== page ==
Secondly, on classroom behaviour itself. Our classes are set and behaviour gets progressively poorer as you go further down the chain, but all classes have something to work on, not least the chattiness and willingness to call out in the top 2 sets. By accepting this last term, I endorsed it. So I decided to go back to basics. I started it by following Tom’s advice and framing it in a positive light. I got all year 7 classes to imagine themselves in 2021, just 4 years away, when they are leaving school having completed their GCSE’s. What sort of person did they want to be? How did they picture themselves? What did they want to go on and do?

With these questions in mind, I asked them – what do you need to do to achieve this? And what do I need to do, as a teacher, to help you? I told them how much potential they had and their dreams of going to university, of being a (from my list) surgeon, palaeontologist, dress maker, engineer, journalist and so on, these dreams relied on them getting the chance to do well. And that chance only comes with a room I can teach in, and they can work in. So I emphasised the good behaviour I wanted to see, and the poor behaviour I didn’t, and said what was to be expected. For most classes, this is no change – but for the bottom 2 it will require repetition and persistence to really, really drill it. Especially for the bottom – this class is a source of difficulty throughout the school and needs some radical, consistent work done.

Lastly I told them that I wanted to be able to reward good behaviour more. I rarely give out merits (as I forget) and the students who cause no bother, who sit and quietly work and somehow ignore the storms that occasionally surround get no recognition. I wanted to rectify that. So with the bottom 2 groups I have added my own wrinkle to the behaviour policy. Everyone comes into the room with a merit – you can only lose it through poor behaviour. If you reach a final warning on our behaviour system, the merit is gone. I’ll also give out whole class merits for situations where I think they have been earned, and a new space is dedicated on the board for writing individual merits for students during lessons. At the end of each half-term, the 5 students who have gained the most will get a reward, and we will reset for the next half-term.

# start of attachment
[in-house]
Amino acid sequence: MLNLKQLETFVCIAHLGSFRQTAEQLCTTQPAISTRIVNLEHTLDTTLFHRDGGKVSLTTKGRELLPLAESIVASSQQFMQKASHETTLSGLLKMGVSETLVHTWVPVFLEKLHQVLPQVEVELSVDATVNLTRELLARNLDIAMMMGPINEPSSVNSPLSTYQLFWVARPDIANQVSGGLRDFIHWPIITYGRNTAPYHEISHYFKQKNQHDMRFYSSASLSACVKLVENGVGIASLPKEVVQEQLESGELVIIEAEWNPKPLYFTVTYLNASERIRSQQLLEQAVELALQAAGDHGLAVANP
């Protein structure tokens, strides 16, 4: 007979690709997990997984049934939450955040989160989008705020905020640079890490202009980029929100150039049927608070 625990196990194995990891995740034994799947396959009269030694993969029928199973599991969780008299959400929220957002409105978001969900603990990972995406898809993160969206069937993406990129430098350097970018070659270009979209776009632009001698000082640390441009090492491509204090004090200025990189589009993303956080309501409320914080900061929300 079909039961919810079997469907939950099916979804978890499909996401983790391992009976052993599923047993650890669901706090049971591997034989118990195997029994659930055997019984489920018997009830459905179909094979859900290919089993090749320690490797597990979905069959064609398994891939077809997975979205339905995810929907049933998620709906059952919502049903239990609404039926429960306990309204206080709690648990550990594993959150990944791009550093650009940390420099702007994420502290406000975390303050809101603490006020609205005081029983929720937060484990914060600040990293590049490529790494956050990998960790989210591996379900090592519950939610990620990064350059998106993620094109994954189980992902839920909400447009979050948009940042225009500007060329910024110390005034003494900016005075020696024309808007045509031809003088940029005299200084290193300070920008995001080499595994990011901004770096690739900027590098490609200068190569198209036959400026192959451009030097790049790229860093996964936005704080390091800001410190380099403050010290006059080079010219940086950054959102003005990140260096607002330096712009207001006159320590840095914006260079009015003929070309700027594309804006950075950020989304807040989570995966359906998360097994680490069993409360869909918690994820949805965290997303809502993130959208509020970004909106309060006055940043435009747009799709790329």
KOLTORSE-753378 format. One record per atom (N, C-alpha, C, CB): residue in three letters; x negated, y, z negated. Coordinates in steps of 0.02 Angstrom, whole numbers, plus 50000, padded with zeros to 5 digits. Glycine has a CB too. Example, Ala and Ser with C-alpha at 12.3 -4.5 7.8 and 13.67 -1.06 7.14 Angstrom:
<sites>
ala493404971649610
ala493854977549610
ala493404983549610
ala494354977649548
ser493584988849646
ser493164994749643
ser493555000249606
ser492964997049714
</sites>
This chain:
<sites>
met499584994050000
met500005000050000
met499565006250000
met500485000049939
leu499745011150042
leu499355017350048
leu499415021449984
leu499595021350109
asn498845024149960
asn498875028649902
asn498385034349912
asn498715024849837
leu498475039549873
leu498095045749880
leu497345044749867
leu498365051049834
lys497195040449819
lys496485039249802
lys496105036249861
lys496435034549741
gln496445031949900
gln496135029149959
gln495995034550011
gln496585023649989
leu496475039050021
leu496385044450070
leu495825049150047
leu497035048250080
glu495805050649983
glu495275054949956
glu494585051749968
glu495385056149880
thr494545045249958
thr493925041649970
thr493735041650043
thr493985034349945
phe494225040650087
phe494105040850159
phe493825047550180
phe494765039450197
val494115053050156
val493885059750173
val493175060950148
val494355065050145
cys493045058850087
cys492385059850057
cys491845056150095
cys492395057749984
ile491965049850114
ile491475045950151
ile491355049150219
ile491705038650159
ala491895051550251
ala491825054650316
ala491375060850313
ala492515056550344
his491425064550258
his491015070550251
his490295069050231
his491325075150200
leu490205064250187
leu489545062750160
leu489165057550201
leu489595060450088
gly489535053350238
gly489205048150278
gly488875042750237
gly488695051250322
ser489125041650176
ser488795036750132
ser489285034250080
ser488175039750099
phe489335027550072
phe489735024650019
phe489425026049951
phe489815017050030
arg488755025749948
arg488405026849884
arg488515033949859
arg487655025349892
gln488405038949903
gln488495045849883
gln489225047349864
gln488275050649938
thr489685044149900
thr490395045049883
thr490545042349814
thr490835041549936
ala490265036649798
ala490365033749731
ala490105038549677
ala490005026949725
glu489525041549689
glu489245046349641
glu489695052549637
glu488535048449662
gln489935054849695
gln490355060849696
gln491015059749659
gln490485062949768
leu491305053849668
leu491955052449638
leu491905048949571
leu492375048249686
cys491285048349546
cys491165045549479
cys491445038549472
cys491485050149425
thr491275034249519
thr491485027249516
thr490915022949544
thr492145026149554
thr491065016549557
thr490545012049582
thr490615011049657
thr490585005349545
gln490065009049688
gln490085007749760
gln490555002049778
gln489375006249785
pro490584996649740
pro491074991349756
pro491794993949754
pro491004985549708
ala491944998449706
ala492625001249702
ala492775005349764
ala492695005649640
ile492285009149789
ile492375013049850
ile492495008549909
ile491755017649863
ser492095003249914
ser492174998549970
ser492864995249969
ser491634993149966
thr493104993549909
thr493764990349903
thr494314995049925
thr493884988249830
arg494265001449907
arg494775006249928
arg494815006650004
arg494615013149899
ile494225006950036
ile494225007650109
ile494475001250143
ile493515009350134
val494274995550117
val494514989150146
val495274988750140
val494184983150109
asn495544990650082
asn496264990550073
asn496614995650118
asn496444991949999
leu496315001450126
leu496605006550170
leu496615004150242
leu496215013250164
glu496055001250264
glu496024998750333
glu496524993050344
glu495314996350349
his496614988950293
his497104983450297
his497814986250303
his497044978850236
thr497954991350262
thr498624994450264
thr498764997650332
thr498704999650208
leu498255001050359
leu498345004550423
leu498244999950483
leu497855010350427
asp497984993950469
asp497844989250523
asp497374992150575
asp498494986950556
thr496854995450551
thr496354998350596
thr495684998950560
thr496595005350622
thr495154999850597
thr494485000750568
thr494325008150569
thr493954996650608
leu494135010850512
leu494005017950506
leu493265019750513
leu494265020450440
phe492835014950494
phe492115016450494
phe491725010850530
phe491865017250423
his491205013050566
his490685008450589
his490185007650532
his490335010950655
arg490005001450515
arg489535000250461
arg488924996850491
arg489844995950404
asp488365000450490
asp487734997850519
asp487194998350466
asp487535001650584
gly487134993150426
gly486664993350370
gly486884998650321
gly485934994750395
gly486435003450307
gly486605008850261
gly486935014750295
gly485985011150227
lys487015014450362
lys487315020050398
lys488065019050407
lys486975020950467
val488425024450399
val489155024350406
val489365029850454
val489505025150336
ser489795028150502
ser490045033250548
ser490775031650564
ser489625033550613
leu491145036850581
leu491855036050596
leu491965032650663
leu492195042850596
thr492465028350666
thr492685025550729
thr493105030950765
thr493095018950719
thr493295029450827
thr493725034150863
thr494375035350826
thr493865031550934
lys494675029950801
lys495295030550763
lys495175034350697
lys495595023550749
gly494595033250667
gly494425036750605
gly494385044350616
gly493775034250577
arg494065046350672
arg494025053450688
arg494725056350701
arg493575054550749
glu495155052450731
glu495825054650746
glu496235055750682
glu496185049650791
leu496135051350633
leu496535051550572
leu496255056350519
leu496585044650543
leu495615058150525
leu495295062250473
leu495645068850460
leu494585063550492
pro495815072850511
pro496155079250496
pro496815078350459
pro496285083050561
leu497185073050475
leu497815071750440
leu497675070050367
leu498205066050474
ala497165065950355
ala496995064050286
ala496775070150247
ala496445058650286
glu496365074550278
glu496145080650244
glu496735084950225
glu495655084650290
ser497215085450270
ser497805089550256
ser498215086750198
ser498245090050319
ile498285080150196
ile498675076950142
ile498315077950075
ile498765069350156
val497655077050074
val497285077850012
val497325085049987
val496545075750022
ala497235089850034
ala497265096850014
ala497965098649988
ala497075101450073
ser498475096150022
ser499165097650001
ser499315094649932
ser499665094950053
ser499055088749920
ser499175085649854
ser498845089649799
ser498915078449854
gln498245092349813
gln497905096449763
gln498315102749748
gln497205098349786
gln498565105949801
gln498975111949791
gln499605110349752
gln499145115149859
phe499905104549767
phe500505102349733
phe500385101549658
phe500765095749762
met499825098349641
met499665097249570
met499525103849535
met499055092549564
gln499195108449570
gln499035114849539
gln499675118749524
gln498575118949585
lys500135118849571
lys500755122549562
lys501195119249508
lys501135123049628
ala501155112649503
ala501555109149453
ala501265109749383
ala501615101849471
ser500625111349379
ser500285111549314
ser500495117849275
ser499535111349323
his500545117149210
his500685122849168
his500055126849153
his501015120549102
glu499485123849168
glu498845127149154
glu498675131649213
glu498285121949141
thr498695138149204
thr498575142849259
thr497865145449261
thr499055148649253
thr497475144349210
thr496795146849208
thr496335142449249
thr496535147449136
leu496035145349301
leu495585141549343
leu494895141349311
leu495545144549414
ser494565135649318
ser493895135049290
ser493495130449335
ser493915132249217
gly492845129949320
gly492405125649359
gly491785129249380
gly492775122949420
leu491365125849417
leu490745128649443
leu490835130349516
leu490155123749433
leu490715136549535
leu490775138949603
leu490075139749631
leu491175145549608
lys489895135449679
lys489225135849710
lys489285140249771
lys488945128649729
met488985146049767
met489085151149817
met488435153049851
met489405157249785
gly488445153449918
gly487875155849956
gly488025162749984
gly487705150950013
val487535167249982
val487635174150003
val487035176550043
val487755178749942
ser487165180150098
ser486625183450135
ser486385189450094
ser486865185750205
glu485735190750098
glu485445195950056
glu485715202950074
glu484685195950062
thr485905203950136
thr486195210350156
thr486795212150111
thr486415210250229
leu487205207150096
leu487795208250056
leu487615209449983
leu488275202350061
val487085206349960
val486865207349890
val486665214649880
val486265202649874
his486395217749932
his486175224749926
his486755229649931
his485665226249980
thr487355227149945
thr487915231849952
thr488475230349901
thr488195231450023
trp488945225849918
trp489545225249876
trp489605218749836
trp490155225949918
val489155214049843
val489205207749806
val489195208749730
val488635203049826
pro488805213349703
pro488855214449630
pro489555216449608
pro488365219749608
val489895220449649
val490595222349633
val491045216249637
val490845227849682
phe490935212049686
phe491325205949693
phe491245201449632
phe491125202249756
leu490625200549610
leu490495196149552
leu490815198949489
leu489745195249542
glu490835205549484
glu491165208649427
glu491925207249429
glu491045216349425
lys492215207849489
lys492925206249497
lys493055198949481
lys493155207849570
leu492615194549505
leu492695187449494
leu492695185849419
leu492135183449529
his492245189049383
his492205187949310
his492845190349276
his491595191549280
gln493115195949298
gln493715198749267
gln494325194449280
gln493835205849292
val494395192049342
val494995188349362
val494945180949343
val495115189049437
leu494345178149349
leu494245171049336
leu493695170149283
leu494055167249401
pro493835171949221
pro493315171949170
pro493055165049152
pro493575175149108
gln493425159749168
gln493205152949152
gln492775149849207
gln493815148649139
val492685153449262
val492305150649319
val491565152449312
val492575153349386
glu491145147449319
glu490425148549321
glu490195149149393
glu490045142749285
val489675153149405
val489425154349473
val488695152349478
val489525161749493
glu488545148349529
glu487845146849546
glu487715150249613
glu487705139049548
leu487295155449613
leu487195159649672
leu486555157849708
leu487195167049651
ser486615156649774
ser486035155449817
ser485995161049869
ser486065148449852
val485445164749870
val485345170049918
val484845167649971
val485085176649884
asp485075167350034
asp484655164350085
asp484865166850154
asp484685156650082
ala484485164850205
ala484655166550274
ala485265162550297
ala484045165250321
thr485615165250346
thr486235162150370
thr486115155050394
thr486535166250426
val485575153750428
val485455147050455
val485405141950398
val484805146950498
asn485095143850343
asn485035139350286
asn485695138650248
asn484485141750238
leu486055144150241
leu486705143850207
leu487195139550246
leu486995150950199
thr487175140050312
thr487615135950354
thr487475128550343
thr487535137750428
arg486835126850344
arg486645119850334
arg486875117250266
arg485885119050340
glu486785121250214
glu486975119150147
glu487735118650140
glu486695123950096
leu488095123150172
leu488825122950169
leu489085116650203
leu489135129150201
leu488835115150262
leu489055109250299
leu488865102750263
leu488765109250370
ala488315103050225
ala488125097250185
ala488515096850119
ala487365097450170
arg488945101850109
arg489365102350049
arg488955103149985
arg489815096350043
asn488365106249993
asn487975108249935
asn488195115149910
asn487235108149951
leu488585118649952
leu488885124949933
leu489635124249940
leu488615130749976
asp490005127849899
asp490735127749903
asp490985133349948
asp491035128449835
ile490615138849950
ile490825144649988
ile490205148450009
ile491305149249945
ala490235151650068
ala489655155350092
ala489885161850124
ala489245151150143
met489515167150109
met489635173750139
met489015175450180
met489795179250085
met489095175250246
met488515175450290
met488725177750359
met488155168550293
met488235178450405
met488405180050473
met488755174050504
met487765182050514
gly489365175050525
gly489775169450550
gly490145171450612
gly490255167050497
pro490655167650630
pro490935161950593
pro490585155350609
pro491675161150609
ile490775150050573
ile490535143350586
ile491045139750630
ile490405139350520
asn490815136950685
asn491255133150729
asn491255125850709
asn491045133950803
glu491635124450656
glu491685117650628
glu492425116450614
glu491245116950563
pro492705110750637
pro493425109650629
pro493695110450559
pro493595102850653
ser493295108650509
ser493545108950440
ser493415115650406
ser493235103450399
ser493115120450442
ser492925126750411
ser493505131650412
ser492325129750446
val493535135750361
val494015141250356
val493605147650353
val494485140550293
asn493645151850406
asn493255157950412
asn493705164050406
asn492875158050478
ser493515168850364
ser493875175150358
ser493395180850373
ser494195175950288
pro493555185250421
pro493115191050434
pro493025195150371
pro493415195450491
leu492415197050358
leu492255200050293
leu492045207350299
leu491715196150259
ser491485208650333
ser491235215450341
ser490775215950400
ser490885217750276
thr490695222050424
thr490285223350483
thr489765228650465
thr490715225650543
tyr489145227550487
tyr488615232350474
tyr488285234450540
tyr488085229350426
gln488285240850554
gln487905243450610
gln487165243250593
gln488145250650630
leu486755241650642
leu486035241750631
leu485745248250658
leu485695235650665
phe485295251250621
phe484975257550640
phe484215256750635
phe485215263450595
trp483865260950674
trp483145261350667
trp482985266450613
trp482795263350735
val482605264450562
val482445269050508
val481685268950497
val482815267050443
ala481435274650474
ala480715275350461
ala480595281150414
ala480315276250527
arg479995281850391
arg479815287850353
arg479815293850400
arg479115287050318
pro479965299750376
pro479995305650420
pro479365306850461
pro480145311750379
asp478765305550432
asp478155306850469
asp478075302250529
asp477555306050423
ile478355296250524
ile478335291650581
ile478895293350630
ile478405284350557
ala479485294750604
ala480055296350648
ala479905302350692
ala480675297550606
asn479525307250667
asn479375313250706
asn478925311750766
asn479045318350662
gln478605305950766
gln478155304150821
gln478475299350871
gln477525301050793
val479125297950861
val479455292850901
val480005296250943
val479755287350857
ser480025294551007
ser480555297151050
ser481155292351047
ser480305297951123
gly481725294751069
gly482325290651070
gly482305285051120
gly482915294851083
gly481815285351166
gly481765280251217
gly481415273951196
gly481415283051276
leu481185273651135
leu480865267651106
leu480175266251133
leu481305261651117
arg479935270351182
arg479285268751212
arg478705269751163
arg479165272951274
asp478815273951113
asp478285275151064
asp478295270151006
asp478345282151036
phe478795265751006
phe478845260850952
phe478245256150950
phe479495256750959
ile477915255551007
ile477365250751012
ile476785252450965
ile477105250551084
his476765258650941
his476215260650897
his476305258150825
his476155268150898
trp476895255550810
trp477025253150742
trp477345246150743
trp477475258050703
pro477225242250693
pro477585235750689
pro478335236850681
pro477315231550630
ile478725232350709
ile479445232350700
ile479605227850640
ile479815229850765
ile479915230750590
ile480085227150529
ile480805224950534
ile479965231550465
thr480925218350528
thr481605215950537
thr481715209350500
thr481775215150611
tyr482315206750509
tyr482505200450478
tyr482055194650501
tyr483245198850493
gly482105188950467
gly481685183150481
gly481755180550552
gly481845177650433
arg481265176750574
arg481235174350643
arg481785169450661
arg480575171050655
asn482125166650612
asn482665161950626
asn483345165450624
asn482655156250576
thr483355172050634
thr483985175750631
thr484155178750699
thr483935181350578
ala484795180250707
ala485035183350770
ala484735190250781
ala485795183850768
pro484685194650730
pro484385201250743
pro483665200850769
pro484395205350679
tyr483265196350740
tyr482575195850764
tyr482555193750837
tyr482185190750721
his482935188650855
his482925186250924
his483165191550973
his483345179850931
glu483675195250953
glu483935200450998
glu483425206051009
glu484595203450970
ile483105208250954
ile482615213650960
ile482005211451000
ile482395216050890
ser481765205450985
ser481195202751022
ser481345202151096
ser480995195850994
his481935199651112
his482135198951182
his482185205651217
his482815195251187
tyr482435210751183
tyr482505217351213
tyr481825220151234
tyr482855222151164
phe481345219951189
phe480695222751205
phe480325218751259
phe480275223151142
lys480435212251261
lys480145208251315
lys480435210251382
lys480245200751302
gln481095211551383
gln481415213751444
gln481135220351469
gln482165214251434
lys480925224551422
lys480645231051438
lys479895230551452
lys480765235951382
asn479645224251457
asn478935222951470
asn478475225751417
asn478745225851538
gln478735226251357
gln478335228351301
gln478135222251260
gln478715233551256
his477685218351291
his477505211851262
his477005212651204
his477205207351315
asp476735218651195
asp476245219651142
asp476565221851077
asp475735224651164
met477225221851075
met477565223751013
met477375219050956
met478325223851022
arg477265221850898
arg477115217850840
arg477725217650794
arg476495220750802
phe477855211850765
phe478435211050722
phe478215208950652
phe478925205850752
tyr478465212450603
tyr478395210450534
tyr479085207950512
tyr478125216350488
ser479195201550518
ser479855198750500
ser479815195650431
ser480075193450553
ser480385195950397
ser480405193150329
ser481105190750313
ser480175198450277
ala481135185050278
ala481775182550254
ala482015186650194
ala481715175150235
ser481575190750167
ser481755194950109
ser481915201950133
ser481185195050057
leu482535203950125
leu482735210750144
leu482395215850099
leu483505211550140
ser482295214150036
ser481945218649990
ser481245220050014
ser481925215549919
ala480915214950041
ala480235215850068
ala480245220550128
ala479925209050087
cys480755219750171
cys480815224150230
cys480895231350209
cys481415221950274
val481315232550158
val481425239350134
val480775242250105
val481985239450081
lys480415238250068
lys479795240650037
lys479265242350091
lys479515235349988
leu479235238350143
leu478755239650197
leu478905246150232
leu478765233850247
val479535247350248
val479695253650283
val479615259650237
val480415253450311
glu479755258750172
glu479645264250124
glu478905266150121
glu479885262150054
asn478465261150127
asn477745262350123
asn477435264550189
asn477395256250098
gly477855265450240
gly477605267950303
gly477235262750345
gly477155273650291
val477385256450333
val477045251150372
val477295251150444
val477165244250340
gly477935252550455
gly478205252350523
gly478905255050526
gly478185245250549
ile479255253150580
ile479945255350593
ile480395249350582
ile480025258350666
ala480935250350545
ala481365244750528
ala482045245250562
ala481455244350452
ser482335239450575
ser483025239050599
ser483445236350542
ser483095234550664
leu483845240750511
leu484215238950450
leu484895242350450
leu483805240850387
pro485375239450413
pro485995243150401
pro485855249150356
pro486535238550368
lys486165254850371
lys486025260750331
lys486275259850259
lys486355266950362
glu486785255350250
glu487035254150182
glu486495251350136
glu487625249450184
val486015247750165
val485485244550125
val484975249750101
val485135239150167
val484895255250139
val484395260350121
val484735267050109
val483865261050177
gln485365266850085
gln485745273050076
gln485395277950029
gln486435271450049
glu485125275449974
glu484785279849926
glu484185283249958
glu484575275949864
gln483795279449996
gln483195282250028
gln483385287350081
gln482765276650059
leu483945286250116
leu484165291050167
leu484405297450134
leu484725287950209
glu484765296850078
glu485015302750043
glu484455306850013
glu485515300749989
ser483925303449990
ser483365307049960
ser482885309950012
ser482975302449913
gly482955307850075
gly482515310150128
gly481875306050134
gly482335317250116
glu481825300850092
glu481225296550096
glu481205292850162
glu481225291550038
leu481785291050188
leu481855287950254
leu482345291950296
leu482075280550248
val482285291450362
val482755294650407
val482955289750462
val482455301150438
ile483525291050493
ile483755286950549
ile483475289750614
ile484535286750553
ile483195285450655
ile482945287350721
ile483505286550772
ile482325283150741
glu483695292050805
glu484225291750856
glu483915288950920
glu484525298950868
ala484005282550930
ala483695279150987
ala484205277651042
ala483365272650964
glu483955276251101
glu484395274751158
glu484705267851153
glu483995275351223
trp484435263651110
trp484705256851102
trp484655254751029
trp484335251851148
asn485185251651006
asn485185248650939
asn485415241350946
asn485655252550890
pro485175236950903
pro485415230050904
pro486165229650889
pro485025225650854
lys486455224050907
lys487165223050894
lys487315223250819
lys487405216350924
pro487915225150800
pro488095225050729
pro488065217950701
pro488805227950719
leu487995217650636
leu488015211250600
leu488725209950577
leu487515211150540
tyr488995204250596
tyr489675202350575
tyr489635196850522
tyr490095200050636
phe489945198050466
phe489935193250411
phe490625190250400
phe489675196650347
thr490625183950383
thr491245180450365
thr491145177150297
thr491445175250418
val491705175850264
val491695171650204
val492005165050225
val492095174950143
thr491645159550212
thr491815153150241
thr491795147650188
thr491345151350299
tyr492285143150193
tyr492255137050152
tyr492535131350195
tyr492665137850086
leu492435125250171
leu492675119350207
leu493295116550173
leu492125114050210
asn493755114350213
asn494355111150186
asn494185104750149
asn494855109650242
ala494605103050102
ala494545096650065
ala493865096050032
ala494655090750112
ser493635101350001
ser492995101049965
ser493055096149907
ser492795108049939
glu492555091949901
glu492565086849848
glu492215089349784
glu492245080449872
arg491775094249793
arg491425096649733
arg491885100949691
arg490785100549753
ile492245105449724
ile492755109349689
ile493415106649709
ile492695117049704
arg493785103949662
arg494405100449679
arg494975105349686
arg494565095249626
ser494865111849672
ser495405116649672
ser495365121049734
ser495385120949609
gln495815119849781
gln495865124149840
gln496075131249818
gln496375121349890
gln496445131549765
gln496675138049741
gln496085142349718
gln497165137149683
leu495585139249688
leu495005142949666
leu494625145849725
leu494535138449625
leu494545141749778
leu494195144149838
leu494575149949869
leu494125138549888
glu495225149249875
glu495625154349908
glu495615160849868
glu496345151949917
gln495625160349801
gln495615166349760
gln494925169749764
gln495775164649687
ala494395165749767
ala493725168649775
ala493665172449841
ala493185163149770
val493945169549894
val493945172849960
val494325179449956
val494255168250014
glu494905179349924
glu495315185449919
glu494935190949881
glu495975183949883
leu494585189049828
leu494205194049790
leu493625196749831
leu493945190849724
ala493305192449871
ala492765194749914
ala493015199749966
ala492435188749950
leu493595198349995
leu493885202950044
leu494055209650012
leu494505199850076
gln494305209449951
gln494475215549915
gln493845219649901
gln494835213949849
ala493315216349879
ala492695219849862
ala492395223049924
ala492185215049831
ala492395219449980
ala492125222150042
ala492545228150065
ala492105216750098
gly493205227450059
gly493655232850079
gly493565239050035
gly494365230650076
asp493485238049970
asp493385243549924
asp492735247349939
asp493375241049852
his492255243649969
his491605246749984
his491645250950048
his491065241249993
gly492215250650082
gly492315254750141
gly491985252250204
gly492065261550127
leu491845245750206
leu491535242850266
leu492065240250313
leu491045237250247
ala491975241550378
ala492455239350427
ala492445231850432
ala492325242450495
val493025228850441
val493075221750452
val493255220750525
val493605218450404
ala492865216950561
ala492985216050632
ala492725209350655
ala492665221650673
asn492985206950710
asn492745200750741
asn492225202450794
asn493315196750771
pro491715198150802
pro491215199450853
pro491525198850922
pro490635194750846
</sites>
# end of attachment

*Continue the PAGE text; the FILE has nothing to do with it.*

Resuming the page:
This had an almost instant impact on the bottom set, who never get them, and I had some of the most talkative and troublesome students sit behave excellently when they realised I was handing them out to others who were doing the same. When they saw what they could do to get them, they participated.

Again, this will take time. I need to make sure I don’t fall out of bad habits, and I need to really, really reinforce the positive and not accept any slip in standards. At the same time, I need the support from the school and buy-in from the students. I hope that by easter or the end of the year I can talk about improvements.


One thought on “Biting the Behaviour Bullet”

Leave a Reply

Fill in your details below or click an icon to log in: Logo

You are commenting using your account. Log Out /  Change )

Google+ photo

You are commenting using your Google+ account. Log Out /  Change )

Twitter picture

You are commenting using your Twitter account. Log Out /  Change )

Facebook photo

You are commenting using your Facebook account. Log Out /  Change )


Connecting to %s